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Coronavirus In Seattle
caption: Linsey Jones, a medical assistant working at a drive-up Covid-19 testing clinic, wears an N95 mask, Jan. 4, 2022, in Puyallup, Wash., south of Seattle.
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Linsey Jones, a medical assistant working at a drive-up Covid-19 testing clinic, wears an N95 mask, Jan. 4, 2022, in Puyallup, Wash., south of Seattle.
Credit: Ted S. Warren / AP

Pandemic updates: National Guard begins arriving at Washington hospitals

Updated news about the coronavirus pandemic in Seattle and Washington state.

According to data from King County and Washington state departments of health, as of Thursday, January 20, 2022:

  • +4,136 new cases since Thursday in King County. That's -29% over the last seven days.
  • +56 new hospitalizations since Wednesday in King County. That's a 6% increase over the past seven days.
  • +71% increase in deaths, with five people dying every day in King County.
  • 74.2% of King County residents are fully vaccinated.
  • 10,339 Covid-19 related deaths across Washington state; 1% death rate since the beginning of the pandemic.

Washington state offers free at-home Covid tests

Starting Friday, Washingtonians can order free, at-home Covid tests online from the state Department of Health.

Each household in Washington is eligible to receive one kit of the rapid antigen tests, available in packs of four to five tests. Officials say residents who order them can expect to receive them within two weeks.

The tests, which can be ordered via the website sayyescovidhometest.org, are currently in limited supply.

While state officials have articulated a commitment to distributing 3 million tests to Washingtonians for home use, they say they only have approximately 650,000 of them to ship at the moment. They're encouraging people to only order the tests if they don't already have some on hand.

"If you look at your medicine cabinet right now you've got five or 10 or... you feel you don't need them or you can buy them somewhere, you can go to the federal website, you can get it from your insurance, please be kind and do that," said Dr. Umair Shah, the state health secretary during a media briefing Friday morning.

People with positive home Covid test results can report them to the Washington State Department of Health using the state's smartphone-based WA Notify system.

Officials say an additional 1 million tests will go to community testing sites, while another 1 million tests are slated to go to schools around the state.

Liz Brazile, KUOW

Vaccinated, breakthrough case, infection: Which has strongest immune response?

New research out of the University of Washington has found what produces the greatest immune response to Covid.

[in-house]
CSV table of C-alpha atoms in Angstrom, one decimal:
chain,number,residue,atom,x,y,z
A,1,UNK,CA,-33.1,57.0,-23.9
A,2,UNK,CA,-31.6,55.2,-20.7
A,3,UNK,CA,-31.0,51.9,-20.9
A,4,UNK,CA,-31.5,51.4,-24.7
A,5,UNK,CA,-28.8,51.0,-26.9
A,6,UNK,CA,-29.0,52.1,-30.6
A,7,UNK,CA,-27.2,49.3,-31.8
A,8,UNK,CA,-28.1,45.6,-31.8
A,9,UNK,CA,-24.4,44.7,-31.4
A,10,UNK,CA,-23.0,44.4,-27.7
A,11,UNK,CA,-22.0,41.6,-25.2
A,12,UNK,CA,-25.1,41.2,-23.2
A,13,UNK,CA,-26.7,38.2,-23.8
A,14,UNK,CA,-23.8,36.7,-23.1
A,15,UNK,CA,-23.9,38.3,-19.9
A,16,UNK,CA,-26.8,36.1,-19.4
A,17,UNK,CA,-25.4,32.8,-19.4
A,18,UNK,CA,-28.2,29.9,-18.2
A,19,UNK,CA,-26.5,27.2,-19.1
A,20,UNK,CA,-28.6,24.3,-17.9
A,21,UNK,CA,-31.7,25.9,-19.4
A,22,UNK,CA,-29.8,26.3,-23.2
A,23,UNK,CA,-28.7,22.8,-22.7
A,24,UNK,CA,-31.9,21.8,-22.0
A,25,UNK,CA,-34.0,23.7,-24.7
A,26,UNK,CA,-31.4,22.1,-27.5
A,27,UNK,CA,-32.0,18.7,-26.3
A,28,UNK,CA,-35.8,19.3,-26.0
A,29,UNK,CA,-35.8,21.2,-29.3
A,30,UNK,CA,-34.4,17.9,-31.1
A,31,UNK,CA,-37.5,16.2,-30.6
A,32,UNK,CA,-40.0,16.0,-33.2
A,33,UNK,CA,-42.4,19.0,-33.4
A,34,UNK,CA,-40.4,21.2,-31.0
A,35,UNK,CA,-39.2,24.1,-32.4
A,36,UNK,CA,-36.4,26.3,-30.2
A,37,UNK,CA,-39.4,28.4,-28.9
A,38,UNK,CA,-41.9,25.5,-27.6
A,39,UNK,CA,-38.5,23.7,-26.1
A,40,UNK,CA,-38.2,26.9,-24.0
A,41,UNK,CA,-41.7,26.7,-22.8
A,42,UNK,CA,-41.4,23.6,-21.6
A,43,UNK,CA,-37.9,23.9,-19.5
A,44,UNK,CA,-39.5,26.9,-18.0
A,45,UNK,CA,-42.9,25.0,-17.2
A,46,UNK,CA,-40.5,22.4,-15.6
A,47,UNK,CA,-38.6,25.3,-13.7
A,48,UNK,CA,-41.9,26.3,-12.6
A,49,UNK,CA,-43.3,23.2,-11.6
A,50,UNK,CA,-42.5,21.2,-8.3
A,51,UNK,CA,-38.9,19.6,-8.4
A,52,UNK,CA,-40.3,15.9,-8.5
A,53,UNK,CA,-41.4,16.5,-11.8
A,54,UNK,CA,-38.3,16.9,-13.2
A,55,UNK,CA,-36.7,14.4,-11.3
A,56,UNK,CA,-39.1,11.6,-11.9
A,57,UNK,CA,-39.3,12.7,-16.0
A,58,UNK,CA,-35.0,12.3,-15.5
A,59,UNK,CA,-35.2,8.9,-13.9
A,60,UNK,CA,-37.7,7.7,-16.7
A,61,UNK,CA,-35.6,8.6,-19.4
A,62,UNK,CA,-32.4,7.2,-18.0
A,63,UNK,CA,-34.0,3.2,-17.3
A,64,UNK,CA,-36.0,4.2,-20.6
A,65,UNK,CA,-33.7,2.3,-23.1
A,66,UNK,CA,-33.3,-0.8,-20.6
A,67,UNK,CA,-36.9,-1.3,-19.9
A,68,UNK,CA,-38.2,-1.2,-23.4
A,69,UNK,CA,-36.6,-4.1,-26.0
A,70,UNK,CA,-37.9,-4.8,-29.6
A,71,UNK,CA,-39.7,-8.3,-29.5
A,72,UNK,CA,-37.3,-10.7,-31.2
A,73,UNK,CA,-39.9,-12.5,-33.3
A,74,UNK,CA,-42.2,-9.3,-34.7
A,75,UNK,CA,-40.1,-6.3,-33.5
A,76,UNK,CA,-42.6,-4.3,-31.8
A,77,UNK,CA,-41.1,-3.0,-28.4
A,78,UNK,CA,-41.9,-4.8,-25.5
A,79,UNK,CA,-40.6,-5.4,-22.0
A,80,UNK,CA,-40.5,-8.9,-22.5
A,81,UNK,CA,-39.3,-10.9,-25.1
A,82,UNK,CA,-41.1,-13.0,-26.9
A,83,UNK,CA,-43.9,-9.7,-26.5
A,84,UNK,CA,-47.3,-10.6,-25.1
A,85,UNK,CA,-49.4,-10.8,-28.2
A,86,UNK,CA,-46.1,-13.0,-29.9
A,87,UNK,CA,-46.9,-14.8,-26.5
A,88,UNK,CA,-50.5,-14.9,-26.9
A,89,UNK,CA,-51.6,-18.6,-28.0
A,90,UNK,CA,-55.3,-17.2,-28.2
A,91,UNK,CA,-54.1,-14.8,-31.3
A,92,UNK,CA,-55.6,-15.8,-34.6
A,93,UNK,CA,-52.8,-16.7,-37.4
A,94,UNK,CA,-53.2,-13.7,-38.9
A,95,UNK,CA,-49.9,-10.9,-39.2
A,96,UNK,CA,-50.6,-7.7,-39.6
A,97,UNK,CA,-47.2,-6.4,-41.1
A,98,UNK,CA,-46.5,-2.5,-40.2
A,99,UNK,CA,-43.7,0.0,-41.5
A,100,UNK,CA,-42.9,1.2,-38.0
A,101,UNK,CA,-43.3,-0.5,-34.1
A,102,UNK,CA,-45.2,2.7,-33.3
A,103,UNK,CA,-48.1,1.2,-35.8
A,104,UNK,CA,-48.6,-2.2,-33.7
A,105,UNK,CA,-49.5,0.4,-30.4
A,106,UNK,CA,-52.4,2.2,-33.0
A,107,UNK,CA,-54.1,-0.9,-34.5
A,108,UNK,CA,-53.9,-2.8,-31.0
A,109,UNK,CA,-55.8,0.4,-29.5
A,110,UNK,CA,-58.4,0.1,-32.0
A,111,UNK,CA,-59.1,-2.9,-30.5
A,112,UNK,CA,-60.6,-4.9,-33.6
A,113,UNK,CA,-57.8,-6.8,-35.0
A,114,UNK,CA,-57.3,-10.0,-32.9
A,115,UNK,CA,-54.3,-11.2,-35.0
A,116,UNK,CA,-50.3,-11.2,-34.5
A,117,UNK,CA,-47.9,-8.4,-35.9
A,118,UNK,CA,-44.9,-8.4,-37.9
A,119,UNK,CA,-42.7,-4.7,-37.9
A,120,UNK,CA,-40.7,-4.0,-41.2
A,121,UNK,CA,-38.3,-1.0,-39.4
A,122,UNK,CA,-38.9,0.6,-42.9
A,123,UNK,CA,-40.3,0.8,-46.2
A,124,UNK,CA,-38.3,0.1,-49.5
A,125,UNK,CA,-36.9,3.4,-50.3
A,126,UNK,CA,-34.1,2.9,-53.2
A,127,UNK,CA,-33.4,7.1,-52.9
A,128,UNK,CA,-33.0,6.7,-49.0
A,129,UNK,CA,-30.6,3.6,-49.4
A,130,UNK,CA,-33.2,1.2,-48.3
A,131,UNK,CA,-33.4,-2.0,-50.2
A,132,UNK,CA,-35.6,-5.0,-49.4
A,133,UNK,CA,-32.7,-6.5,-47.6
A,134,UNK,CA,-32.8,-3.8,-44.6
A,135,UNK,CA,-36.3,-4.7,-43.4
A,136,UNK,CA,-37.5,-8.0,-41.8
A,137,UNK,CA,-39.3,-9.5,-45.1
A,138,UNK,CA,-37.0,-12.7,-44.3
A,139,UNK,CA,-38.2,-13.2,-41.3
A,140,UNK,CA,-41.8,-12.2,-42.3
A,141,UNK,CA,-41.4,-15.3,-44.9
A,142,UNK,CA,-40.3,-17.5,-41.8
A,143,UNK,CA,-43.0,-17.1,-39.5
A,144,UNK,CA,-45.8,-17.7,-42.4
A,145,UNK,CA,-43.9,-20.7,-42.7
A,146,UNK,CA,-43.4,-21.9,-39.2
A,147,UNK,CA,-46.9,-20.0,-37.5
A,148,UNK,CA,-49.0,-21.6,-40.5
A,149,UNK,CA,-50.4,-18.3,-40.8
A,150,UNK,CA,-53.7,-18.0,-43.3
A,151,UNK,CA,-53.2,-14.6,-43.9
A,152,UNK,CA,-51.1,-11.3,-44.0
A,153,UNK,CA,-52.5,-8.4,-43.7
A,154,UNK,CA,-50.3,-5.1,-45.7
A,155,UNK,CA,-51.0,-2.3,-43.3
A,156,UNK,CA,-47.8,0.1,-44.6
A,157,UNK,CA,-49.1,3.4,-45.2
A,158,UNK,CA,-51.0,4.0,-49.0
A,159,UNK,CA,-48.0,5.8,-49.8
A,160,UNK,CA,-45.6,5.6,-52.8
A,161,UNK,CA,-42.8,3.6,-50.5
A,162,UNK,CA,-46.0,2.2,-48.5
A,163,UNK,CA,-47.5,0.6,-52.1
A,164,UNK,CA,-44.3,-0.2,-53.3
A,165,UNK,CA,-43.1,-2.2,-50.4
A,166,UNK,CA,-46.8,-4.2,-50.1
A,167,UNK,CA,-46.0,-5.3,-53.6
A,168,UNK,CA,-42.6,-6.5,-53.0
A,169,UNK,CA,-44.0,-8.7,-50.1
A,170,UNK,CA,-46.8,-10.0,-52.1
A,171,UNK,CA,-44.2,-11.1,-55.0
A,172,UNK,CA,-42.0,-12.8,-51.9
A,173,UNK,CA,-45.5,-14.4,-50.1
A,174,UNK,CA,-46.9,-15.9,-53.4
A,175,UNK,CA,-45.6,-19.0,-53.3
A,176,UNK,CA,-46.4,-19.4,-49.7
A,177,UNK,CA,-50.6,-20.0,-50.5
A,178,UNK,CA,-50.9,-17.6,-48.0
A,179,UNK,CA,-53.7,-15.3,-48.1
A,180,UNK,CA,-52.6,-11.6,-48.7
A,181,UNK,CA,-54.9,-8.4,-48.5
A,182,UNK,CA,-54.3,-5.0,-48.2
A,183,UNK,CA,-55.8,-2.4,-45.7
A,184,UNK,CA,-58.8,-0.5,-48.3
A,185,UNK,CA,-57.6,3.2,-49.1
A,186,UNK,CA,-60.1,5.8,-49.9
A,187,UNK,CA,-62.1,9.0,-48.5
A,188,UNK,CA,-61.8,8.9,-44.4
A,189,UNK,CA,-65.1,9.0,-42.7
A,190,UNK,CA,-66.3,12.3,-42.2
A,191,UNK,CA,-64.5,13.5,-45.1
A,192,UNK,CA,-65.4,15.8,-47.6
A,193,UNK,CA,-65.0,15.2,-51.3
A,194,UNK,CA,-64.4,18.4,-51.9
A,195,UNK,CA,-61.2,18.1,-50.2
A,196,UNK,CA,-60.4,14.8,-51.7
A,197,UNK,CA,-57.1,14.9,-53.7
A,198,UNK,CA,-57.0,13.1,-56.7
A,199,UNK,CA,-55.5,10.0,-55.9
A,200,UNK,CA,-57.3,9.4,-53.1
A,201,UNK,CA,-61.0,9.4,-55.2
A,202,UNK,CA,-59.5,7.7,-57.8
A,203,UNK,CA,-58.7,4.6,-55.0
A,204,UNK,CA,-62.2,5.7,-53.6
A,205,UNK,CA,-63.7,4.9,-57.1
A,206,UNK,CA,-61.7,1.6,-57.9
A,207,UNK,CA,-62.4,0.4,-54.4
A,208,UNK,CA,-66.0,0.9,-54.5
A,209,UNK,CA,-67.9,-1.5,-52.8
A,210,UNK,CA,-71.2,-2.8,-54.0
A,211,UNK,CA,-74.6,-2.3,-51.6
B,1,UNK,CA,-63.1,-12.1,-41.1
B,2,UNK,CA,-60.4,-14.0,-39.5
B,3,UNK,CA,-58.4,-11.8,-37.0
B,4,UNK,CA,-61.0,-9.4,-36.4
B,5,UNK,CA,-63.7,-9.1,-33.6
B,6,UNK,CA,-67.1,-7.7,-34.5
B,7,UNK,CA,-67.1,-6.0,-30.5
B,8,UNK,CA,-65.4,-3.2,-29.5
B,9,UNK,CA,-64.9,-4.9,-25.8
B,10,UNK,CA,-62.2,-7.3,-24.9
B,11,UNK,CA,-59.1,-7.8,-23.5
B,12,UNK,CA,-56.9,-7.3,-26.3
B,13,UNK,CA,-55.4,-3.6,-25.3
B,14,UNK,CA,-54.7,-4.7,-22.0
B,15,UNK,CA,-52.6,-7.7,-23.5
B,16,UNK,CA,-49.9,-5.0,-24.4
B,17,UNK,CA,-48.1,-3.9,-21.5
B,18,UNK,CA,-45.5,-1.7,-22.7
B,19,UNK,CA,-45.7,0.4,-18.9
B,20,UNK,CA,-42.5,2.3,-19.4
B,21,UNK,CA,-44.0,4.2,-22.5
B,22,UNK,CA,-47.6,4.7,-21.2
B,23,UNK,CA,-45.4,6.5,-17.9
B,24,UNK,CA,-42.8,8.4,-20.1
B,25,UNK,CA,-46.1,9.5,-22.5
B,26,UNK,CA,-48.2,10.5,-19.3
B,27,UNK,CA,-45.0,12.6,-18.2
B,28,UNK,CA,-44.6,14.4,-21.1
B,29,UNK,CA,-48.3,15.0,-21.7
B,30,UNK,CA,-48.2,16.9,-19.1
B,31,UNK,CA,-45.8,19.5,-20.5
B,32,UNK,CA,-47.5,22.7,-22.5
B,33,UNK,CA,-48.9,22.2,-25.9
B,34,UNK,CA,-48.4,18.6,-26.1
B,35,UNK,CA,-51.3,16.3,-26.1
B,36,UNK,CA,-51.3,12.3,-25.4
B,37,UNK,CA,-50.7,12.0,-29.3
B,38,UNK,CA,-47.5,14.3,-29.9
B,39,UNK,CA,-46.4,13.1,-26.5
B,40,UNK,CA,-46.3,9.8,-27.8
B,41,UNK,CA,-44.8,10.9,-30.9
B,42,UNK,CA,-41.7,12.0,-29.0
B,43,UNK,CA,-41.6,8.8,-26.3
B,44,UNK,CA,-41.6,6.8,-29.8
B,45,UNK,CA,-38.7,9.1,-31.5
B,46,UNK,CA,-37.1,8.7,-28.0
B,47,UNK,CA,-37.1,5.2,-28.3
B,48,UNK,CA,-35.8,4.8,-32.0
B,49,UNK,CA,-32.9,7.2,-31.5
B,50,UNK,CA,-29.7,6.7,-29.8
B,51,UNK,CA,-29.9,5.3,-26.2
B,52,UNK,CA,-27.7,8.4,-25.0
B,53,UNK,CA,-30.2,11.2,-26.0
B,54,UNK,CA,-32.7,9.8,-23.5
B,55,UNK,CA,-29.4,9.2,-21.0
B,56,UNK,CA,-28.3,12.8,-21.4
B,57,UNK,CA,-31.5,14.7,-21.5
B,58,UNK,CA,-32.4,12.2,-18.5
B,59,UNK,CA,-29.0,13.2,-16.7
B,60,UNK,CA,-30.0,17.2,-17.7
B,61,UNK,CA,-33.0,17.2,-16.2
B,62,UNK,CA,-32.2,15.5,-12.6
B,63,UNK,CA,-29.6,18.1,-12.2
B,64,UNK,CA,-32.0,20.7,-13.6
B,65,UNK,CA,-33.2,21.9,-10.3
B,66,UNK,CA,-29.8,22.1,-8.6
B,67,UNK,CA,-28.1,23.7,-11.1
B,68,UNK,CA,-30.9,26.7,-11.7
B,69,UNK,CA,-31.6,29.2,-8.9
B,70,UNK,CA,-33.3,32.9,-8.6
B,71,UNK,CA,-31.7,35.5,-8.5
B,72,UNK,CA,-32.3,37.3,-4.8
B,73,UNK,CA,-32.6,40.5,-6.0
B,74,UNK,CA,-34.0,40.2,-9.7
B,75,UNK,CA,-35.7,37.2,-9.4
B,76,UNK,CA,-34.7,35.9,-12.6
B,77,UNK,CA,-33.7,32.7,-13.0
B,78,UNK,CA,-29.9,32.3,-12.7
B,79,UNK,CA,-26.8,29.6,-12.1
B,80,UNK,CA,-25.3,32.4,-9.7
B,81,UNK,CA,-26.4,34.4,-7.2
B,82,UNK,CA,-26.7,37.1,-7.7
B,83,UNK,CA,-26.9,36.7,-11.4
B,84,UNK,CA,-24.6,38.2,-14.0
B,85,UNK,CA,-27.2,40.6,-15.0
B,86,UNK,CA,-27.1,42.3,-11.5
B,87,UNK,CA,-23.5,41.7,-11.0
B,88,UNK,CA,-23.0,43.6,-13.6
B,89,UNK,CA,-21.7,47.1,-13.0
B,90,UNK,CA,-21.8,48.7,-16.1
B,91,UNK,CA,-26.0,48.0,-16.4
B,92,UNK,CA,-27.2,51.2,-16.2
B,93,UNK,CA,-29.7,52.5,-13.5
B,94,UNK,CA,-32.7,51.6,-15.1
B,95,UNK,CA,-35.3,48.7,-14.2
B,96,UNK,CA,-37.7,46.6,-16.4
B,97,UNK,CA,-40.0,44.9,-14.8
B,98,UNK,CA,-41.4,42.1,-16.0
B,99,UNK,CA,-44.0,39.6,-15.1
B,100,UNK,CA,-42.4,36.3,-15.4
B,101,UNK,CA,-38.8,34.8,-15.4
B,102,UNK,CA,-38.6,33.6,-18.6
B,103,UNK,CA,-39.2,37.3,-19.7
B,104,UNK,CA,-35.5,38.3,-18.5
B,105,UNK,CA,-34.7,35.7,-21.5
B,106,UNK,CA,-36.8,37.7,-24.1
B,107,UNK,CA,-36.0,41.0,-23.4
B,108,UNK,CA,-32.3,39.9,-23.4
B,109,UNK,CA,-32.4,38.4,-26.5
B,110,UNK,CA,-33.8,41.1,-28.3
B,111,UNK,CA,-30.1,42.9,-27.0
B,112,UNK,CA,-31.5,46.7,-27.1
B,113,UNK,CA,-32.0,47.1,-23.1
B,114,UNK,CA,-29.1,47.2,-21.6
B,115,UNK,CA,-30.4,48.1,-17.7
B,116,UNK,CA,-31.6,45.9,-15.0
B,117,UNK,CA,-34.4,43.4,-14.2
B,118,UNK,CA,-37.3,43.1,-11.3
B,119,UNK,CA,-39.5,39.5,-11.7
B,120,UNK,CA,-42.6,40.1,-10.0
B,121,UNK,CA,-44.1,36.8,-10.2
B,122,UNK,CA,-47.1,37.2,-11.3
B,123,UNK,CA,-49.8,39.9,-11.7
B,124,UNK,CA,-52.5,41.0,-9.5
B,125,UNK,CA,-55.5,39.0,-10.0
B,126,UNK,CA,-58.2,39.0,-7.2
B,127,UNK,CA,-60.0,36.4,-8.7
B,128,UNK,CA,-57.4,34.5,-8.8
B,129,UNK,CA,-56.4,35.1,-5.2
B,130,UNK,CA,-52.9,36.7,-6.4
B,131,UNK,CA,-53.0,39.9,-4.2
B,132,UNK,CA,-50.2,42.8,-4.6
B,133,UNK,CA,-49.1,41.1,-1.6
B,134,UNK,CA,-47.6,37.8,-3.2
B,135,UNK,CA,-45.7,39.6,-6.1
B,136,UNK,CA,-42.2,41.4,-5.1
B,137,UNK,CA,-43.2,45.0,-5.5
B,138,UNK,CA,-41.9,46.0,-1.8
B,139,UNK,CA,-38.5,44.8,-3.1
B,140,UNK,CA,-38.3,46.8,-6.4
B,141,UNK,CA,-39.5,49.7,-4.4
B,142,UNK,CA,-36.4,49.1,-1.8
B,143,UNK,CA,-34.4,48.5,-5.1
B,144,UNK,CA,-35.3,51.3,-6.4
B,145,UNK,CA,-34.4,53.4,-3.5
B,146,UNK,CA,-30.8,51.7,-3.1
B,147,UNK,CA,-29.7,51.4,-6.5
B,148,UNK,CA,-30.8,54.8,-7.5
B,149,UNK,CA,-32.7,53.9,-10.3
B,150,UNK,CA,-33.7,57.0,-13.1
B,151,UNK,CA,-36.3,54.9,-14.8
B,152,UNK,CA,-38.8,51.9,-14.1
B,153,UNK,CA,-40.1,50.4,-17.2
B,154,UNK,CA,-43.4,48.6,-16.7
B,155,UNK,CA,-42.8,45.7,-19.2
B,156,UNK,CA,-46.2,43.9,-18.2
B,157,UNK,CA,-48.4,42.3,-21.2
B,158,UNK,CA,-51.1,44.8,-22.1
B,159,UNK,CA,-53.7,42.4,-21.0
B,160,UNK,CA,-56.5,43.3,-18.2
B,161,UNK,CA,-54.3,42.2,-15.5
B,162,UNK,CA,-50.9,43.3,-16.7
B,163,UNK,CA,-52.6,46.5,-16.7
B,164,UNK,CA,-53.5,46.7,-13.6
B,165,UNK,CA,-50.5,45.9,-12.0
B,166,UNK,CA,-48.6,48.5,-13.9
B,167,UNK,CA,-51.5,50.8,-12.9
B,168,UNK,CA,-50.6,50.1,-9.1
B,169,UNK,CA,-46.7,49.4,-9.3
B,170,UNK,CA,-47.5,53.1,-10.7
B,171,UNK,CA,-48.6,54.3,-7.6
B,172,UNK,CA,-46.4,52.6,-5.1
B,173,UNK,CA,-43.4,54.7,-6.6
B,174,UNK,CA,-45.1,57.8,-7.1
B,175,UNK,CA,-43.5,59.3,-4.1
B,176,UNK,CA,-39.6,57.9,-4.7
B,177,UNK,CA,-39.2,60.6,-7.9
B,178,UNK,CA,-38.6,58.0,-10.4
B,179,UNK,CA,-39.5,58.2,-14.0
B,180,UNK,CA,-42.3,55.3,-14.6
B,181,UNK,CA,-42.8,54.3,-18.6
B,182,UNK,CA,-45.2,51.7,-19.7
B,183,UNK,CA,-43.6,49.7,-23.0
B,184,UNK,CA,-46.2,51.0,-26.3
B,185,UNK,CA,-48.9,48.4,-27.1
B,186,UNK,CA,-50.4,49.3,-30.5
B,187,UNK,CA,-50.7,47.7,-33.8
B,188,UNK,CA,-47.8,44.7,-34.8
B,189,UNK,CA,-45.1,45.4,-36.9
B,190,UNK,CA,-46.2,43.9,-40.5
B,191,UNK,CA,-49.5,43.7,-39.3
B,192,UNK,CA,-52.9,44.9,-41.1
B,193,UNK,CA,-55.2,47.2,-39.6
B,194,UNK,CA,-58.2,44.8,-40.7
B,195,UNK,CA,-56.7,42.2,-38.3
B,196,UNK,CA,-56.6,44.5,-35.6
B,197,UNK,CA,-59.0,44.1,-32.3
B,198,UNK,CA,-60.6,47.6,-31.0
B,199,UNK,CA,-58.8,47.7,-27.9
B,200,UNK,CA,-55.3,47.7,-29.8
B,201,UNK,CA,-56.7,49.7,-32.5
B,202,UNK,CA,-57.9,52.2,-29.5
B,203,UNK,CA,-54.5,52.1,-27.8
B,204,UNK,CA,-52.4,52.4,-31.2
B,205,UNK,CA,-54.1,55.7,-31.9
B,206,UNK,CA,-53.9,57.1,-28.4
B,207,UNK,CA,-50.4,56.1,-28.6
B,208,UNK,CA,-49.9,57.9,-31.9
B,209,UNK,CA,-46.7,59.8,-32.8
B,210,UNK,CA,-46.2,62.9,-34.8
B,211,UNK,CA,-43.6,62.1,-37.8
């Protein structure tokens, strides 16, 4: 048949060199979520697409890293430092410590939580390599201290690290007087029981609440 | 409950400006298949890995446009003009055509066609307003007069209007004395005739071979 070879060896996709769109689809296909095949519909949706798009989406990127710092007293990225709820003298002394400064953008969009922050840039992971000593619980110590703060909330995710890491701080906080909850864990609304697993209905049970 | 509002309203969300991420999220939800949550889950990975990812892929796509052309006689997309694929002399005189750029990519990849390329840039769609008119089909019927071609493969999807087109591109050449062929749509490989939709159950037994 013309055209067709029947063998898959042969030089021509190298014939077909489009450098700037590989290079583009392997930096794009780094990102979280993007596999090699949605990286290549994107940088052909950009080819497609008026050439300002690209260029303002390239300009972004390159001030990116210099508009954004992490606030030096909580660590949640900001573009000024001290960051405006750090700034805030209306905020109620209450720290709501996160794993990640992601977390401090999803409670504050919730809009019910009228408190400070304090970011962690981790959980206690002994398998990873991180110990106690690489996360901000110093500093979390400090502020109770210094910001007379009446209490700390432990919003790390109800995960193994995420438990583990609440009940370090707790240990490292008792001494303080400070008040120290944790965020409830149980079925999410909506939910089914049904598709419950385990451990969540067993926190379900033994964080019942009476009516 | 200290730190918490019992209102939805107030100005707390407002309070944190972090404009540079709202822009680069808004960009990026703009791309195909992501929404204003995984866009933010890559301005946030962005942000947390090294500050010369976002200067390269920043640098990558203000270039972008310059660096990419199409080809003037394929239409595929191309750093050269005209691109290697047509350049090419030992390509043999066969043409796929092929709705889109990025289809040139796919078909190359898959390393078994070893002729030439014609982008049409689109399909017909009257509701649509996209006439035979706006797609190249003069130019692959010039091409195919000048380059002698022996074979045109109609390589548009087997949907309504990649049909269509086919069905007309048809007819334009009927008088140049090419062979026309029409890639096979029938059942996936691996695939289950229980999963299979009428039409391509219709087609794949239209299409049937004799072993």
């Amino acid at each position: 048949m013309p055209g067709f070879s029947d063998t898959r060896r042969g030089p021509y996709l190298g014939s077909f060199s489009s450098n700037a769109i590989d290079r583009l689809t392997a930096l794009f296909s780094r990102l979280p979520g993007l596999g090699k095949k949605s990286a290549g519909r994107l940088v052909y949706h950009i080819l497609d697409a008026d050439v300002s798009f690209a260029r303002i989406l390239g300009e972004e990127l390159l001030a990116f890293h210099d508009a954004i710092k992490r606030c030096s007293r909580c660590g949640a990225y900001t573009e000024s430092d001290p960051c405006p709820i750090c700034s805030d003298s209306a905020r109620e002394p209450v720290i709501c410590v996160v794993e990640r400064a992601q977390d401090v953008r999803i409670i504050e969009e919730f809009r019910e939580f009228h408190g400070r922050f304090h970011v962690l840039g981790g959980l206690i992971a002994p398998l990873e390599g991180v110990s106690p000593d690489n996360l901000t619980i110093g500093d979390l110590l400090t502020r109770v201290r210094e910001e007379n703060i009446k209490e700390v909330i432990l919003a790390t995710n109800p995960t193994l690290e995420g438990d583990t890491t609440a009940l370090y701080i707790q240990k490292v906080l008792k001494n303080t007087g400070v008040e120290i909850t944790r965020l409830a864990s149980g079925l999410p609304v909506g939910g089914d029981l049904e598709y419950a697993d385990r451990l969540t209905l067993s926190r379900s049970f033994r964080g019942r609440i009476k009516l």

In short, the higher the number of exposures leads to enhanced "quality of antibody responses." Three situations produced the greatest defense against the coronavirus, including variants:

  • People who became ill with Covid and then were vaccinated.
  • Breakthrough infections (fully vaccinated and then became ill with Covid).
  • People who received two mRNA doses of vaccine and also a booster shot.

People who received just two doses of an mRNA vaccine (currently considered "fully vaccinated") or people who came down with Covid and were not later vaccinated did not hold up as well against the disease.

The UW study found: "Those who had completed a three-vaccination protocol, those who had been vaccinated after recovering from Covid-19, and those with a breakthrough infection after vaccination launched almost comparable neutralizing antibody responses, in terms of magnitude and breadth."

— Dyer Oxley, KUOW

CDC study: mRNA booster shots 90% effective keeping folks out of hospital

A study released Friday by the Centers for Disease Control and Prevention states that people who have had a third dose of an mRNA Covid vaccine are far more likely to stay out of the hospital.

The study found that vaccine effectiveness stood up well to the delta and omicron variants when patients received a booster shot (third shot) of an mRNA vaccine, such as Pfizer or Moderna — about 90% effective.

Having just two shots of the mRNA vaccine was about 57% effective six months after the second dose.

Researchers looked into 88,000 patients in 10 states between December and January.

CNN further reports that additional studies indicate that the booster shots appear to be effective at preventing people from becoming ill with omicron, despite the variant's ability to evade immunity. People with booster shots were 66% less likely to become ill with omicron.